Have you ever tried to eat greasy potato chips while typing at your computer, but failed miserably? Well, thanks to Takara Tomy, you can enjoy a delicious bag of chips and a sparkling clean keyboard with the amazing Potato Chip Hand. Watch as Johansen explains its magnificence with great enthusiasm.
At first, I thought this was a really stupid idea, but then I thought about my past battles between my desire to snack and my desire to keep my computer clean, and Johansen became a savior. This is but one of the many toys Takara Tomy has made to accompany classic Japanese snacks. This next one is pretty darn cool though. It turns your favorite Garigari-Kun flavor into kakigori, Japanese shaved ice. Garigari-Kun is the go-to popsicle in Japan. It’s cheap (60 yen) and you have a chance of winning one for free.
They also made something for Umaibo (delicious stick), which is one of the most popular dagashi, old-school Japanese snacks that kids could buy with coins. They come in a variety of flavors, like chocolate, curry, and tonkatsu sauce, and only cost 10 yen to this day.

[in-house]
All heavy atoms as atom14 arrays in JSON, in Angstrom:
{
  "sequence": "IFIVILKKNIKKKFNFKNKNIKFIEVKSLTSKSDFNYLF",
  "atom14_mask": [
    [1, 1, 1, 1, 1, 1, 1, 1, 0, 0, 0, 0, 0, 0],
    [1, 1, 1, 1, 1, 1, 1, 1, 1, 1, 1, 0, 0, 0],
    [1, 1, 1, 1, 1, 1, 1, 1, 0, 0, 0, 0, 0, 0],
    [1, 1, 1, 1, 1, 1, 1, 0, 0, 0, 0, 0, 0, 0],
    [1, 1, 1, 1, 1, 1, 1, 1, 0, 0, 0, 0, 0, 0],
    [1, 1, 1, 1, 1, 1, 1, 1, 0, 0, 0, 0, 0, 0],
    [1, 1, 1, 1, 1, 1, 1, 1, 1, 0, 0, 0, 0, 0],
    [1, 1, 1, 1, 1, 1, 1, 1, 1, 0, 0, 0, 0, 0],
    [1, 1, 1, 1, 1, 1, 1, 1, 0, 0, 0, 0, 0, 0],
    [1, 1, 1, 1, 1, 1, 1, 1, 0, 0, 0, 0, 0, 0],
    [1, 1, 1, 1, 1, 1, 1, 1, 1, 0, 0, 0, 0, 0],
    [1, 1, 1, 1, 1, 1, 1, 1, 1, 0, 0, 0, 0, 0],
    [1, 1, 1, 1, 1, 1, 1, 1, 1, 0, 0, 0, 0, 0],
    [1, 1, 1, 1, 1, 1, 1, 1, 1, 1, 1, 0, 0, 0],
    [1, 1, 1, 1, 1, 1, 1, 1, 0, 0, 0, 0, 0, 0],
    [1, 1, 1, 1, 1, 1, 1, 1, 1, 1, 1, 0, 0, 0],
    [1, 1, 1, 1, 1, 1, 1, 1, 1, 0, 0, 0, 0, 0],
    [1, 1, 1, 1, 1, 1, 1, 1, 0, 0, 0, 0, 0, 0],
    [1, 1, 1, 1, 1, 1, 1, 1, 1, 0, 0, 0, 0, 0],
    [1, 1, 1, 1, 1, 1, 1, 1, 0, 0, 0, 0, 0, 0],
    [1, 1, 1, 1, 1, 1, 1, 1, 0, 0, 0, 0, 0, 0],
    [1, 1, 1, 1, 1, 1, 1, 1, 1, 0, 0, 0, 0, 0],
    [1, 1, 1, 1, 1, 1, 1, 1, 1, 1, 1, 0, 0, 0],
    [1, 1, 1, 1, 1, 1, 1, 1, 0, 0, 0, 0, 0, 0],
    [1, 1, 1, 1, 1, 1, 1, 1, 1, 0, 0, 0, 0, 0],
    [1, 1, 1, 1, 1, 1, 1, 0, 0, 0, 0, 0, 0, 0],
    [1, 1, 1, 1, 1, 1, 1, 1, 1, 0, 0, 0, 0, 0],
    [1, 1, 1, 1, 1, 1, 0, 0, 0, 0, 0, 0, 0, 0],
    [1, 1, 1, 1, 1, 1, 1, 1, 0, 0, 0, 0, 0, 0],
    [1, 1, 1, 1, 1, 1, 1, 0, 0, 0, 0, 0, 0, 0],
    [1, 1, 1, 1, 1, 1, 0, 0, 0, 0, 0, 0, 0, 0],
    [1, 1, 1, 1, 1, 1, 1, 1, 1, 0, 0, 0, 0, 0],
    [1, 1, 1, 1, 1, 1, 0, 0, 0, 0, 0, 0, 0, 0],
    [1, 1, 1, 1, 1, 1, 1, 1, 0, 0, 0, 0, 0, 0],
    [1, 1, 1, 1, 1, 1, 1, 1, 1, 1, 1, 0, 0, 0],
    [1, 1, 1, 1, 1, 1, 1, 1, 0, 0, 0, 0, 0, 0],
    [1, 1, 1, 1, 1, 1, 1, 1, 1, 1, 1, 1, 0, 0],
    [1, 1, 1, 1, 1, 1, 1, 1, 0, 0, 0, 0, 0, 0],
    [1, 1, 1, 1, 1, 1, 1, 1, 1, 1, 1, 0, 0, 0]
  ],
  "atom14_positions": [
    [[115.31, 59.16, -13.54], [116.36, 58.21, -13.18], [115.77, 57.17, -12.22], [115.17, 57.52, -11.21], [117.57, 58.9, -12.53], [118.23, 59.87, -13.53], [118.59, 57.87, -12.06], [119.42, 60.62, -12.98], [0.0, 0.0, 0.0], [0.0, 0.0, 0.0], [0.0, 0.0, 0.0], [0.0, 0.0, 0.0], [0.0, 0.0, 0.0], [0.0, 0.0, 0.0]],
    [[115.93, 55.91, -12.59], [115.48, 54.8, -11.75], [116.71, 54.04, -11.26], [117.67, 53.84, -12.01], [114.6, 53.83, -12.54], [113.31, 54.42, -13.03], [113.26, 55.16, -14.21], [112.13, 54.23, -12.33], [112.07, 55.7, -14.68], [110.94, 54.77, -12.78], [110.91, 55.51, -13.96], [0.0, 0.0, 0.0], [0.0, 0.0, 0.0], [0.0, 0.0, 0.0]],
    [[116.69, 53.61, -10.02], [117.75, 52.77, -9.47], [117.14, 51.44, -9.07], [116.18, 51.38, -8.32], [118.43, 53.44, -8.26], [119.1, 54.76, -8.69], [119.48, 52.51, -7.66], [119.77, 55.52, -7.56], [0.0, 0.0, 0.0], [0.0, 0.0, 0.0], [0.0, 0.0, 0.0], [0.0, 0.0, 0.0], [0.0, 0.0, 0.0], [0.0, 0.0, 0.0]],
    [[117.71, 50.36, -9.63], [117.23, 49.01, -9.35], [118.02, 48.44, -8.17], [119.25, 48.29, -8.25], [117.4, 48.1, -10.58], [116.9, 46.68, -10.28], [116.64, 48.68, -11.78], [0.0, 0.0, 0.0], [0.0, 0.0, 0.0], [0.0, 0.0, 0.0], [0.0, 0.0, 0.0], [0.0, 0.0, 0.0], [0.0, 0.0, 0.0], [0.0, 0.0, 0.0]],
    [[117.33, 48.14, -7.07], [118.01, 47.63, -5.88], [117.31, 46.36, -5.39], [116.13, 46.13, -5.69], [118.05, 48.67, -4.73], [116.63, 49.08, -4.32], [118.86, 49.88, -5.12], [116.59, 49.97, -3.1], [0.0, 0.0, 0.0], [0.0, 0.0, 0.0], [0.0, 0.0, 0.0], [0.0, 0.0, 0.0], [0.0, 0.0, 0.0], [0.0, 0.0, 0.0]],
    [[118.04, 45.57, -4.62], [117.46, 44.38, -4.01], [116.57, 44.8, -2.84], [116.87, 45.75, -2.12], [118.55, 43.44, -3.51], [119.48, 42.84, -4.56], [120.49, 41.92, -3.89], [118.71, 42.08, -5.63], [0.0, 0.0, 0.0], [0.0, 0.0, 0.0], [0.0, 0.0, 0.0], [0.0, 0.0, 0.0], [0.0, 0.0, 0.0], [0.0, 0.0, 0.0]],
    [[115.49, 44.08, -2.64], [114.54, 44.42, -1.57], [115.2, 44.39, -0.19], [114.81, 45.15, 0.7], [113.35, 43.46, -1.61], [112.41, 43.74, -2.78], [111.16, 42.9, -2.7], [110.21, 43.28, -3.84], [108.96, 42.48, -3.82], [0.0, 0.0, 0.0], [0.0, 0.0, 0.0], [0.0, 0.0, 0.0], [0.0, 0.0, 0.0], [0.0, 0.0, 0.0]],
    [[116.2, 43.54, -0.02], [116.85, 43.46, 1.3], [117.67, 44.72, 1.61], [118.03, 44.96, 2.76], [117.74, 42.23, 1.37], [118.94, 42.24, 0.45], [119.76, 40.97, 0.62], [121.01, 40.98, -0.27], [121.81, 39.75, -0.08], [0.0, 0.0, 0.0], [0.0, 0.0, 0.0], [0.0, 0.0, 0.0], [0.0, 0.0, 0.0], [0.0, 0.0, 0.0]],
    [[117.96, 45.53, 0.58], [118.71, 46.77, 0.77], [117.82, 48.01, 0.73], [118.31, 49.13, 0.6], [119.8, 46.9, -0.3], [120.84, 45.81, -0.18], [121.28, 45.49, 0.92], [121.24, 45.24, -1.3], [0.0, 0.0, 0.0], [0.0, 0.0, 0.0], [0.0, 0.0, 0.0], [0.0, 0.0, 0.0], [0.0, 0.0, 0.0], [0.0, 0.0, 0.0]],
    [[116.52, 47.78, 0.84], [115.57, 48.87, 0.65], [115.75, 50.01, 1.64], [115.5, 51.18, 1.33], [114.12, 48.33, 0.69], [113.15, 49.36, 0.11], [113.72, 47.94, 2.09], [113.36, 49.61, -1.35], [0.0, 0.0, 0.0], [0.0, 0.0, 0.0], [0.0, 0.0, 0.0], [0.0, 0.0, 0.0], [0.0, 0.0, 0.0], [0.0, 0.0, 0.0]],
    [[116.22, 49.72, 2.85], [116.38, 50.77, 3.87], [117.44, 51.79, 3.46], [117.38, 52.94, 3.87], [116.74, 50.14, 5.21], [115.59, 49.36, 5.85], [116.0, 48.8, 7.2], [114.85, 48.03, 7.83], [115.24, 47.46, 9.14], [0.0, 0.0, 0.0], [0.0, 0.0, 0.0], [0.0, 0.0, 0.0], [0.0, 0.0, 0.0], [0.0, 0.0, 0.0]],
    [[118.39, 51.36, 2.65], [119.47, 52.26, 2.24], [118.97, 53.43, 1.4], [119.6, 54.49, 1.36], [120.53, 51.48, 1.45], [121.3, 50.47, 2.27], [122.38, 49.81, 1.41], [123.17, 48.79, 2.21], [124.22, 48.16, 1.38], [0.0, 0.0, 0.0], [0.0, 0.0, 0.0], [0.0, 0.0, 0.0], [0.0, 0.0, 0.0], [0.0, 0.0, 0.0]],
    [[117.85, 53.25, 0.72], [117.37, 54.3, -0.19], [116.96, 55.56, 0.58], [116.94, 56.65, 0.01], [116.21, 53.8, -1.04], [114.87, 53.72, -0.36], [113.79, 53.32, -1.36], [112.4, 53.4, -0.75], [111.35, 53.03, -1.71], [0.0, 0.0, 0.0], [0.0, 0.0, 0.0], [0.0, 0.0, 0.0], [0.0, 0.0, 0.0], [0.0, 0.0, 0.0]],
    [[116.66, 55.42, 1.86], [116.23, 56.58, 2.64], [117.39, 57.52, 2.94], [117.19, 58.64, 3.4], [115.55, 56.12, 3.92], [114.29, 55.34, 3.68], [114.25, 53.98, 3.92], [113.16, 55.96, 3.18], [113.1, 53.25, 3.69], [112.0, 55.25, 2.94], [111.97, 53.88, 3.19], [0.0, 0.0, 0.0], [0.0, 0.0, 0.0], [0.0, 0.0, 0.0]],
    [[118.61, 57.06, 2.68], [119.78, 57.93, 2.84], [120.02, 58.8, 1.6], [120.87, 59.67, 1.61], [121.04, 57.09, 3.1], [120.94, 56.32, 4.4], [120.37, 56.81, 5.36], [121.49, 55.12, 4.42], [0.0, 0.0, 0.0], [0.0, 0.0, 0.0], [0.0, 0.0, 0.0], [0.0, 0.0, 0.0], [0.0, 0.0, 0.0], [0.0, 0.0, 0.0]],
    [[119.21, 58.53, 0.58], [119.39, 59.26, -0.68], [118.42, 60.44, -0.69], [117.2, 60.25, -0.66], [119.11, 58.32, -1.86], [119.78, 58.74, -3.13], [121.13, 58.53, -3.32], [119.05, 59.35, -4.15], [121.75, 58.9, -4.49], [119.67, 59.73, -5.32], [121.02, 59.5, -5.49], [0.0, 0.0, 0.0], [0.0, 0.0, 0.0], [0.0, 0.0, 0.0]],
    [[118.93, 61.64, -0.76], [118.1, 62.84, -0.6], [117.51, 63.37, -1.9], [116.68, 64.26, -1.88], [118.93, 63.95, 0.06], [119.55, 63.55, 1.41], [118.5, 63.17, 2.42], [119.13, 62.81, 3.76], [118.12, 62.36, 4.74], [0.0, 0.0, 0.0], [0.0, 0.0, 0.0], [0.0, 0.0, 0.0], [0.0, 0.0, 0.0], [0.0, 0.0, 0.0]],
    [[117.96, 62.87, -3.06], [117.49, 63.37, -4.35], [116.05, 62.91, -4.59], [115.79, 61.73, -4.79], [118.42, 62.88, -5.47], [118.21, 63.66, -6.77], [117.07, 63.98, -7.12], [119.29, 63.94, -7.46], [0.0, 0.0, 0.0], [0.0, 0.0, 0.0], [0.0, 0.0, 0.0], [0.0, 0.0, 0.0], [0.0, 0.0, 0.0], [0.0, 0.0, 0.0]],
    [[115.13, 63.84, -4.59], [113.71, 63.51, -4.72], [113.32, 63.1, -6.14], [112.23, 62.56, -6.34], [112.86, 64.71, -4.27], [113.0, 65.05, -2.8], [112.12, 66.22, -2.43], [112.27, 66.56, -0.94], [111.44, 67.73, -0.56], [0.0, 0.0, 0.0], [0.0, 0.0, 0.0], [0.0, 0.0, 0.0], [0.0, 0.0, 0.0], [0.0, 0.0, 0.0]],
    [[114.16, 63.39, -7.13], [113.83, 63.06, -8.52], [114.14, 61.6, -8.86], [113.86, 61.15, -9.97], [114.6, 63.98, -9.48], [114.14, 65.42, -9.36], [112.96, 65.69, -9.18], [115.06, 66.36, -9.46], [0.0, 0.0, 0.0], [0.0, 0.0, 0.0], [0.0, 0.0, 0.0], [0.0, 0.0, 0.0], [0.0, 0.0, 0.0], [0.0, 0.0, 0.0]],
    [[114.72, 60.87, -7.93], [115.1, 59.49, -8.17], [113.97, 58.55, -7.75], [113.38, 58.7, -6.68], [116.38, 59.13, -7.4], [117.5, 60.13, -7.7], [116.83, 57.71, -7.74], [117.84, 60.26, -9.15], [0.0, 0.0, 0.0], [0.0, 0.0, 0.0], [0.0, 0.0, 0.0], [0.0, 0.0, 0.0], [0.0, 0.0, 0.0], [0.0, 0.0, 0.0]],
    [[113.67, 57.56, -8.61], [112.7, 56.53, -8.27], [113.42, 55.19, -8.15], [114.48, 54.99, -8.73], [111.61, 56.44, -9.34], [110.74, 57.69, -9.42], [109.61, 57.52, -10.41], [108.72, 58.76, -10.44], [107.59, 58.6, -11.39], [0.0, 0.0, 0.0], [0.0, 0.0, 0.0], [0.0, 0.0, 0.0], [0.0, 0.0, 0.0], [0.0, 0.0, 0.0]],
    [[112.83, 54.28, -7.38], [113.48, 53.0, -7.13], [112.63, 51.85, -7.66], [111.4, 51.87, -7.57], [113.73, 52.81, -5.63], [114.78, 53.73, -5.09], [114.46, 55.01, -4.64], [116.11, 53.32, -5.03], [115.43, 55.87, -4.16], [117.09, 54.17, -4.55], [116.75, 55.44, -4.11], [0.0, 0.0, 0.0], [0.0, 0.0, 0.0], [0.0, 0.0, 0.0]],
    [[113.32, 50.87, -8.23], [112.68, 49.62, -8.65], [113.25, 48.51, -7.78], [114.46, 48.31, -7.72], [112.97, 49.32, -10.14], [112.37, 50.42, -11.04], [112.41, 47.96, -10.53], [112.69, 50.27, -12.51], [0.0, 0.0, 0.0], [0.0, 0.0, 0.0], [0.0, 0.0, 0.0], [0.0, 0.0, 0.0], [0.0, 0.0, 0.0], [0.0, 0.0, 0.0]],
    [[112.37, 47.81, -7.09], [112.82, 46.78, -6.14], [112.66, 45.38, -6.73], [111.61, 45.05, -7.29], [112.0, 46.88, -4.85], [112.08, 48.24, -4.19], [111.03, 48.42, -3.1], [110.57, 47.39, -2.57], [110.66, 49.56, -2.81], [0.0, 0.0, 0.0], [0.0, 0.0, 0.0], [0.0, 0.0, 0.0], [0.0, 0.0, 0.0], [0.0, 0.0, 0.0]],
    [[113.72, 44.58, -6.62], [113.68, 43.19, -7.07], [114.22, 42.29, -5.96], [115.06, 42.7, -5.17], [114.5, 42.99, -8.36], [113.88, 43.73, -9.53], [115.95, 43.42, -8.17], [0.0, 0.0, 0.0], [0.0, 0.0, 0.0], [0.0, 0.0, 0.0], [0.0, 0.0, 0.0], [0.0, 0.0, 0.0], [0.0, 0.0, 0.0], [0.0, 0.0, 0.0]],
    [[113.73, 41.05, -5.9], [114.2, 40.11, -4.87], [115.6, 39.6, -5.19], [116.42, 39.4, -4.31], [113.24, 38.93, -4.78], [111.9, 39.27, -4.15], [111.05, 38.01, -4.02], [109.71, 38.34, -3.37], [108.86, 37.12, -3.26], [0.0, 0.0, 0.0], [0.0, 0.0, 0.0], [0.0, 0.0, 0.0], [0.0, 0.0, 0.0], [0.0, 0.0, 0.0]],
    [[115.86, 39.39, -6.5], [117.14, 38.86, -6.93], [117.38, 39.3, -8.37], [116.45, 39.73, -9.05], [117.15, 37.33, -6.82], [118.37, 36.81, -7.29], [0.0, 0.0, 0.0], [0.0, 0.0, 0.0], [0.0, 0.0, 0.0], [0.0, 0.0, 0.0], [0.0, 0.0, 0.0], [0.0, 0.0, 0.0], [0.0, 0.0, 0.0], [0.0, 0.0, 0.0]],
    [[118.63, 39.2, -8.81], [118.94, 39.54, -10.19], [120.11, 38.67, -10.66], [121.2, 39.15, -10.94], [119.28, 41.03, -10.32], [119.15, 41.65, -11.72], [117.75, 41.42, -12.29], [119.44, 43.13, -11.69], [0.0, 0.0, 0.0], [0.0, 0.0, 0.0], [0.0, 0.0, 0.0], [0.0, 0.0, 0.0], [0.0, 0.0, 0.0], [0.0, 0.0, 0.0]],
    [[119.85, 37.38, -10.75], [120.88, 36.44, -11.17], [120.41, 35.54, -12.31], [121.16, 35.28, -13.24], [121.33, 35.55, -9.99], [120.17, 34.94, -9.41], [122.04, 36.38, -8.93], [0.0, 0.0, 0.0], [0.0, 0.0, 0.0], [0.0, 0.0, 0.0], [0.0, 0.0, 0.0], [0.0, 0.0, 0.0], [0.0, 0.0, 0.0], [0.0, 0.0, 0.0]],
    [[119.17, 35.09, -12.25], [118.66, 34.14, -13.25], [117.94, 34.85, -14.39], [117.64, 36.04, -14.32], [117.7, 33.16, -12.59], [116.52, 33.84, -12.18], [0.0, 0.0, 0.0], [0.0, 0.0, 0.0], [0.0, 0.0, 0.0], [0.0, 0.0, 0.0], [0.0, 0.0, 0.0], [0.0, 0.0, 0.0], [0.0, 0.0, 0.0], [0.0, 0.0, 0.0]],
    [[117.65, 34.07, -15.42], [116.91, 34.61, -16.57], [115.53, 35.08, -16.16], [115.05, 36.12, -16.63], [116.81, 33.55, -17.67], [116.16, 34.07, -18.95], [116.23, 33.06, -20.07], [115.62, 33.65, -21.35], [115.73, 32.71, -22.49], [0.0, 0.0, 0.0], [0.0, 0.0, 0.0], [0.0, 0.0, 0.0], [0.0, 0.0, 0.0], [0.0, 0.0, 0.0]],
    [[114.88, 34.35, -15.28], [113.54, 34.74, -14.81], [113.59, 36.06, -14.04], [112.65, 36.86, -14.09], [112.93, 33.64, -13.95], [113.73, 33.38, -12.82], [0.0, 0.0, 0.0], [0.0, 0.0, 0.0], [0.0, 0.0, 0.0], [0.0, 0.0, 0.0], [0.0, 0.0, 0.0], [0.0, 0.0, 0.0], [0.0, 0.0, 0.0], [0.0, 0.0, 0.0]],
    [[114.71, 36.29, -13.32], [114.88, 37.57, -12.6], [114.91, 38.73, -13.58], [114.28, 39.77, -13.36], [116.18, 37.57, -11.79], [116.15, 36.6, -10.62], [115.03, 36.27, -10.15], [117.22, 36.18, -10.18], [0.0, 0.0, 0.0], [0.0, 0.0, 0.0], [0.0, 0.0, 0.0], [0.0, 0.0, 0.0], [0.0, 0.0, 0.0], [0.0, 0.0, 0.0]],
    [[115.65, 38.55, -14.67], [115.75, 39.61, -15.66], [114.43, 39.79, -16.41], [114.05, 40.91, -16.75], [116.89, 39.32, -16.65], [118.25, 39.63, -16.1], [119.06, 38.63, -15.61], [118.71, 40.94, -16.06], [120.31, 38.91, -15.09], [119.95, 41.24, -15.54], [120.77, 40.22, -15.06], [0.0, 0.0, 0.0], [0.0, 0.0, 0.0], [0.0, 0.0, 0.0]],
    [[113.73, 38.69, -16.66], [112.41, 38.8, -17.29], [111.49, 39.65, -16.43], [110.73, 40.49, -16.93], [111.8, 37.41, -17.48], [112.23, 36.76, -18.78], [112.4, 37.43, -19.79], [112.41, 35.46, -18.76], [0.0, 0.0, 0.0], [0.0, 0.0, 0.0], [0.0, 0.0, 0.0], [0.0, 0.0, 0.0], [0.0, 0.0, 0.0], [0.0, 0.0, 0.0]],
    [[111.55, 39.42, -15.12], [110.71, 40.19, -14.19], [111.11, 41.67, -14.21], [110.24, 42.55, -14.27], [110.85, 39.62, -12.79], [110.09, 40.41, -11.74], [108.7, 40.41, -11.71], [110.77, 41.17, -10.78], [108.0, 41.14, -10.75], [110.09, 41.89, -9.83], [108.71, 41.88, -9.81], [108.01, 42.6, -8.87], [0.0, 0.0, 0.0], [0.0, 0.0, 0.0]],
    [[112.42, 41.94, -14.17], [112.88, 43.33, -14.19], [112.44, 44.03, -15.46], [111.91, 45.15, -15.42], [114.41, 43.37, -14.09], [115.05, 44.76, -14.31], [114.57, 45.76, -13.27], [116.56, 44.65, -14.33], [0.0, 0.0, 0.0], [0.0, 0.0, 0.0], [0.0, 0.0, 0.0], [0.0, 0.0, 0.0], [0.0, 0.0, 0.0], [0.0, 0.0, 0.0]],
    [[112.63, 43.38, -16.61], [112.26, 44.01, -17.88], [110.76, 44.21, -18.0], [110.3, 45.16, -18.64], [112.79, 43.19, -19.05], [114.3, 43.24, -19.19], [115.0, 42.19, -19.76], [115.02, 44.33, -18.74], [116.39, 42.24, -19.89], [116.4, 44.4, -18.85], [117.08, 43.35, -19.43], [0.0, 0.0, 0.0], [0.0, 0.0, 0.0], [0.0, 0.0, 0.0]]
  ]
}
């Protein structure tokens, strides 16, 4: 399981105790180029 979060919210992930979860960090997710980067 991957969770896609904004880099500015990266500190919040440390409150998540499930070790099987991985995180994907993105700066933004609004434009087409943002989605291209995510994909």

Let’s give Tomy an A for effort. Speaking of being creative with your Umaibo, check out this artist, Koshi Kawachi, and his project called, Umai Butsu or Tasty Buddha, in which he carved out Umaibo into Buddha sculptures.
Kawachi has also created art works with other snacks. Check them out below:
He used bits of seaweed to create these.
(Baby Star is a popular crispy noodle snack).
Top of the World
For this he used a technique called Gyotaku, which is a Japanese traditional form of fish printing that fishermen used to record their catches.
Pretty cool, no? After reading this post, I hope next time you’re munching on some Japanese snacks, you can have more fun with them!
Visit Kawachi’s gallery to see more of his works.